Faced with an economic crisis the likes of which the United States had not experienced since the Great Depression, on February 17, 2009, President Obama signed the American Recovery and Reinvestment Act into law. The Recovery Act set aside $787 billion in federal funds to retain and create jobs; other objectives included assisting those most affected by the recession and stabilizing state and local government budgets.
The latter goal was to be achieved through the State Fiscal Stabilization Fund Program. Under the terms of the Re-covery Act, a certain percentage of stabilization funds (18.2%) could be used for public safety and other governmental services; the remainder had to be allocated to education-related programs.
California applied for initial funding under the State Fiscal Stabilization Fund Program in April 2009. In its application, the state explicitly indicated that it planned to spend the entire governmental services portion of its allotted stabilization funds on public safety. And it did just that, using $1.08 billion in federal money to cover payroll expenses for the California Department of Corrections and Rehabilitation (CDCR).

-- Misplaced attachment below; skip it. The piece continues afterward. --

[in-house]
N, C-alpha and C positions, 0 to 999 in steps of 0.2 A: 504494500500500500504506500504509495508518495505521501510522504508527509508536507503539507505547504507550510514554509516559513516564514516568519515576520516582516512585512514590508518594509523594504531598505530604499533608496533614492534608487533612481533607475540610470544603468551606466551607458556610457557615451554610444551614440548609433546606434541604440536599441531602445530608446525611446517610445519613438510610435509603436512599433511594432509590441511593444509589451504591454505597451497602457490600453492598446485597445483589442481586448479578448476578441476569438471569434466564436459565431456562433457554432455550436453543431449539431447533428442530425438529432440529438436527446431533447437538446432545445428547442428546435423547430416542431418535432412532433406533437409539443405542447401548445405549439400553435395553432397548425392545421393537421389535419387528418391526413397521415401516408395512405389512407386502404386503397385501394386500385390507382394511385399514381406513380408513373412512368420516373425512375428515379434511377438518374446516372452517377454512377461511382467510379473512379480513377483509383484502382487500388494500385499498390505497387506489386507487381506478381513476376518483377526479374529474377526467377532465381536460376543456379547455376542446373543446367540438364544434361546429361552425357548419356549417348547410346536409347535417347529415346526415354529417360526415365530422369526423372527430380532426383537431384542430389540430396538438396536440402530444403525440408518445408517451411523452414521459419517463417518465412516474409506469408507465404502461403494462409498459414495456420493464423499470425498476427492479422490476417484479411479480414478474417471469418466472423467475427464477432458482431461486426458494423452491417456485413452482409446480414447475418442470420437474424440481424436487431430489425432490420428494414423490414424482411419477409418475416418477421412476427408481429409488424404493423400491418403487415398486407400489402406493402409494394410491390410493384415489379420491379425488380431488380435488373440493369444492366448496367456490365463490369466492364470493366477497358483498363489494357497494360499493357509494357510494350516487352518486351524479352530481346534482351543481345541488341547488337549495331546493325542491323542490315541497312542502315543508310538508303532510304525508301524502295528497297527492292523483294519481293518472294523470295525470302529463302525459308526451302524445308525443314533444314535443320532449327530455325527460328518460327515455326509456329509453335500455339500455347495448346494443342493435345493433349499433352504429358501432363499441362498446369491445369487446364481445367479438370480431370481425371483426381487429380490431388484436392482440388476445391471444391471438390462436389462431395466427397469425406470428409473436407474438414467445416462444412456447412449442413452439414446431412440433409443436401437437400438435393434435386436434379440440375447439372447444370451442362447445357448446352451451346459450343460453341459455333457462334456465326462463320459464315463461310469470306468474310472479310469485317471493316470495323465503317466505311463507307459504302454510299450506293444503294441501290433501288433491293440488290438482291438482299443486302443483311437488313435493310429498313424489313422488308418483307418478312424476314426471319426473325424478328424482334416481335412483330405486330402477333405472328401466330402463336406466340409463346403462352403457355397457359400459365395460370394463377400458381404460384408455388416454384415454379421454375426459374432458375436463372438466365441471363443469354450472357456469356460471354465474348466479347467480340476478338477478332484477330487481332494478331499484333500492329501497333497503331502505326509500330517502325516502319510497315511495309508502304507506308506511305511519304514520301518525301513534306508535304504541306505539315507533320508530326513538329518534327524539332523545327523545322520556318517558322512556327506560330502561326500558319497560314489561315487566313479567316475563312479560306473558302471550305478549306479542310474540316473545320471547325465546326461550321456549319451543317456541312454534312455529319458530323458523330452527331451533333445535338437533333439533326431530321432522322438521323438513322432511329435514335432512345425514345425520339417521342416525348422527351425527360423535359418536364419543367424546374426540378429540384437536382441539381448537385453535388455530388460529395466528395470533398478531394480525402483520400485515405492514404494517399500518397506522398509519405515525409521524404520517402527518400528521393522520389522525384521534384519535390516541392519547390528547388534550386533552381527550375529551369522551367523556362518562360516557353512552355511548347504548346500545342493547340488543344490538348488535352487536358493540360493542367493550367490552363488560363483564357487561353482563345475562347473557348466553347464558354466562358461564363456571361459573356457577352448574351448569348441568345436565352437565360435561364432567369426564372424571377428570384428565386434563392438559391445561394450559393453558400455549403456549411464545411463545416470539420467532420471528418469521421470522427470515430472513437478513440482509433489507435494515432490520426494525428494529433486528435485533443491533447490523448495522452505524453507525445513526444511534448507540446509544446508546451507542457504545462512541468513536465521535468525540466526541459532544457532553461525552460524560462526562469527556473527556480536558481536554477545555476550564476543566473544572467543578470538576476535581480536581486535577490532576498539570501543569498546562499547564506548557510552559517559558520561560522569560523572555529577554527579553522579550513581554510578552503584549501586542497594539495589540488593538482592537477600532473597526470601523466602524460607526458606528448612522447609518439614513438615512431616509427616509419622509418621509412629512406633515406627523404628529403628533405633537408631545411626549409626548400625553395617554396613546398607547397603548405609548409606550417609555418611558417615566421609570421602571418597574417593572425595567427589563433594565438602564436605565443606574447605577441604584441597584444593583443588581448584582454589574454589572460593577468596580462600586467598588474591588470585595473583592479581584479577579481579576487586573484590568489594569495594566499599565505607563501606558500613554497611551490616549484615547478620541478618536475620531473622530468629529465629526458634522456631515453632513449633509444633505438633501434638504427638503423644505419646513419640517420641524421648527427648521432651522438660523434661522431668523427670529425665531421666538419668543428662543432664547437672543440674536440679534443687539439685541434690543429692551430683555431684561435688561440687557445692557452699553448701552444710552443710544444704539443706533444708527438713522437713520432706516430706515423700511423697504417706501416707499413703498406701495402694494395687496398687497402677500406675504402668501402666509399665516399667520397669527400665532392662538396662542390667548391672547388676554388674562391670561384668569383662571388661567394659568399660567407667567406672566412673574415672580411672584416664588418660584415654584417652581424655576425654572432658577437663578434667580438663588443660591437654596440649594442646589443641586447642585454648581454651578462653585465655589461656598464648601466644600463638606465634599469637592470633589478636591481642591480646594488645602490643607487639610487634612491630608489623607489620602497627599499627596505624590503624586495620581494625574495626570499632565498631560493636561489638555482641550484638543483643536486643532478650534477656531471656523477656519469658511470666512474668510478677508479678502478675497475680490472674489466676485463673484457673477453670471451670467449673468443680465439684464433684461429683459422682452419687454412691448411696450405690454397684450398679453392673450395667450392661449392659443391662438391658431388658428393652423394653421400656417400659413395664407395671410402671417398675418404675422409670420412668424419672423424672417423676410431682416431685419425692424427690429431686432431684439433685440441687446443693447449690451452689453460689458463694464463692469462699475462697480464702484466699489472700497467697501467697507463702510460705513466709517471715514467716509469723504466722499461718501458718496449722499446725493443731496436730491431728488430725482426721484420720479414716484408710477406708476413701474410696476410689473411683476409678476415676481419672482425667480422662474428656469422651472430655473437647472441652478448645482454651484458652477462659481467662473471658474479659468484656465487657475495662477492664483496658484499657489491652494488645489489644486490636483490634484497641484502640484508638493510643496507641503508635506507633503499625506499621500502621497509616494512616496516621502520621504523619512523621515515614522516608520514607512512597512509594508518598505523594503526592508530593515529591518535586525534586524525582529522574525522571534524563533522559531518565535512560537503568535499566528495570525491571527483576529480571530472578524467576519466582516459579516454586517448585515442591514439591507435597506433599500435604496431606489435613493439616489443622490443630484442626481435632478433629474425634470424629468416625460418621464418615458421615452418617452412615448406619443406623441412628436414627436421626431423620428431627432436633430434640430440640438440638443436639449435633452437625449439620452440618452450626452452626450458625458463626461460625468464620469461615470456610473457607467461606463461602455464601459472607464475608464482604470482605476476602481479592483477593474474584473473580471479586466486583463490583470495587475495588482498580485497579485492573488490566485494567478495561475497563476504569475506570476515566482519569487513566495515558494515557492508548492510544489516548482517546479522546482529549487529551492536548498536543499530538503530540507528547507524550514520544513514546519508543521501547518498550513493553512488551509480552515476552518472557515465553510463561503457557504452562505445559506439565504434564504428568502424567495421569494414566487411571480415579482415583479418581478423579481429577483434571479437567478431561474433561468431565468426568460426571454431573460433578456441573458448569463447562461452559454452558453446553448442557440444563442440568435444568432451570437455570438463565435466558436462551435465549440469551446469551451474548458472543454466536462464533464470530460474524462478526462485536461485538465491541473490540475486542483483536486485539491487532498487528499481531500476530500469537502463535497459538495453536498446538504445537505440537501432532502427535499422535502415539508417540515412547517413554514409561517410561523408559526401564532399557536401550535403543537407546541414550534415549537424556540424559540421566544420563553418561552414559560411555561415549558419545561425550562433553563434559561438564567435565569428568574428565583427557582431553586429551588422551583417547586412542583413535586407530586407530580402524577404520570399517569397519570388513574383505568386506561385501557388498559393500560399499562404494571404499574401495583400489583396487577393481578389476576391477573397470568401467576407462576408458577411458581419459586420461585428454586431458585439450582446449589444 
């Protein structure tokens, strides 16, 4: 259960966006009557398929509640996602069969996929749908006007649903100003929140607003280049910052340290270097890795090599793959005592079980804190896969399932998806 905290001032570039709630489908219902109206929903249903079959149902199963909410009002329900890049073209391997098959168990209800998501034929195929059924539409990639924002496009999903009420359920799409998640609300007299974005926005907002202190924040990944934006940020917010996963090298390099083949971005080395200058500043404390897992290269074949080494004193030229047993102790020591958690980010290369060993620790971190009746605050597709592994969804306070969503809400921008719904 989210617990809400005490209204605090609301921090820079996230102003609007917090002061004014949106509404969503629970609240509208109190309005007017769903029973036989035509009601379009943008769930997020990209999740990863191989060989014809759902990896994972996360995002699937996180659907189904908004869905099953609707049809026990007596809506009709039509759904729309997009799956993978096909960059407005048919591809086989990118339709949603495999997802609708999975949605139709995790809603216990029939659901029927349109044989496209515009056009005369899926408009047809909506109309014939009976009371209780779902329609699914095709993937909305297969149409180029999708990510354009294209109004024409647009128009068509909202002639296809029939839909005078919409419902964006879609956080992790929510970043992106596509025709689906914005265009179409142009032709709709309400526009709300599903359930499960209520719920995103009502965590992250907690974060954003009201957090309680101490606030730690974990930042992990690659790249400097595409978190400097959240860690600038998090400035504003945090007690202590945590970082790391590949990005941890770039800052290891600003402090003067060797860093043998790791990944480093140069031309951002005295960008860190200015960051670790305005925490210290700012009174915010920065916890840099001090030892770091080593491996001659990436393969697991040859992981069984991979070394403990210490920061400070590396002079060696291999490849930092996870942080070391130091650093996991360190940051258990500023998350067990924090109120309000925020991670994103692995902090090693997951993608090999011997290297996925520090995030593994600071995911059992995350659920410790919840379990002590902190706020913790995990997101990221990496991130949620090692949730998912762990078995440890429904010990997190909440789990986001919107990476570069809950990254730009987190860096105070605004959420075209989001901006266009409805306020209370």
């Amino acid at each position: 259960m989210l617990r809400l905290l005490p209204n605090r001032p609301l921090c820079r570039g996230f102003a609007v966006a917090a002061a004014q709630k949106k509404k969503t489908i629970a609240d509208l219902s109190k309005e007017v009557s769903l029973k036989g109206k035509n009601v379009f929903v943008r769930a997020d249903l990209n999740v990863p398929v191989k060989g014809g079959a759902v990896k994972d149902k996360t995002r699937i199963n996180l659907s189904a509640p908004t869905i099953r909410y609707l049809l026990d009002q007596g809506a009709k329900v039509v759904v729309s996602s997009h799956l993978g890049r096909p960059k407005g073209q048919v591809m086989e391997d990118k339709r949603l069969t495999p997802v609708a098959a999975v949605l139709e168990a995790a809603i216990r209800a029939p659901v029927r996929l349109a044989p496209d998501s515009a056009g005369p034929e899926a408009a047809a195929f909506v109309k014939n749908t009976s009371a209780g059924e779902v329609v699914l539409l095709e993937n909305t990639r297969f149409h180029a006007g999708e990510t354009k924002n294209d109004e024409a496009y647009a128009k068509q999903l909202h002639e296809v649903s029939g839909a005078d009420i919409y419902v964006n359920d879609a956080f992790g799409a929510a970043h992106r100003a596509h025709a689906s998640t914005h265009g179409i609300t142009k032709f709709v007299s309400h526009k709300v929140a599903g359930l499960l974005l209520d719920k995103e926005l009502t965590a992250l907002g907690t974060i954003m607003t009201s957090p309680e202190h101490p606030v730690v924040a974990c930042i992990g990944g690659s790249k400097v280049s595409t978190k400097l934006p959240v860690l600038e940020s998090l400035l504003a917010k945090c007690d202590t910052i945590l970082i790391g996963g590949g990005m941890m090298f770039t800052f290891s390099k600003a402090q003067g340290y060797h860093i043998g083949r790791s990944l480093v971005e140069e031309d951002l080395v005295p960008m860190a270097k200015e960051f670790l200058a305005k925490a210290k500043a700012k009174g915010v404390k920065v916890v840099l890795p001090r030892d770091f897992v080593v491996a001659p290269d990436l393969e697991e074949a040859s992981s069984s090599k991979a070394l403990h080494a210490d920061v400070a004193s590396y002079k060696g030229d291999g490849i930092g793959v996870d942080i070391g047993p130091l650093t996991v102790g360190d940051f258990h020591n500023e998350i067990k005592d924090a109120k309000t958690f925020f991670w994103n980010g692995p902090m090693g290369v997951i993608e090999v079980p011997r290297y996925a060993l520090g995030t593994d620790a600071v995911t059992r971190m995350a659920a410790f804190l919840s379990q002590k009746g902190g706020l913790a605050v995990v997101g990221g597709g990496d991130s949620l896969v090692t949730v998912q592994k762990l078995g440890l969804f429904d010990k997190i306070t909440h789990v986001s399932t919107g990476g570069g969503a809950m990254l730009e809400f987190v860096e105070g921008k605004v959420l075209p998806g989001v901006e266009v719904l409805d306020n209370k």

The State Auditor found that the use of Recovery Act funds to reimburse CDCR payroll costs was “allowable” in light of the CDCR’s public safety mission. What the Auditor questioned, however, was the CDCR’s report – required of all recipients of Re-covery Act funding – that the money had been used to “retain” the jobs of 18,229 employees.
For purposes of the Recovery Act, a “job retained” is defined as an existing position that would have been eliminated absent funds received under the Act. By that definition, the State Auditor concluded the CDCR had significantly overstated the number of jobs that were saved.
As of August 2009, the CDCR had issued approximately 5,000 layoff notices – less than one-third the number the agency reported to federal officials as jobs retained. “Corrections simply reported how many correctional officers’ salaries were paid with Recovery Act funding,” the Auditor wrote, “regardless of whether these positions were truly at risk of being eliminated without federal funding.”
Corrections Undersecretary Mary Fernandez defended the CDCR’s calculations. “We followed the federal formula,” she stated. “Who knows what could have happened in May and June if we hadn’t gotten the money?”
That would be a moot question had California officials decided to spend over a billion dollars in federal stimulus fund-ing on other governmental services instead of salaries for prison employees.
Sources: Associated Press, California State Auditor Report No. 2009-002.1b
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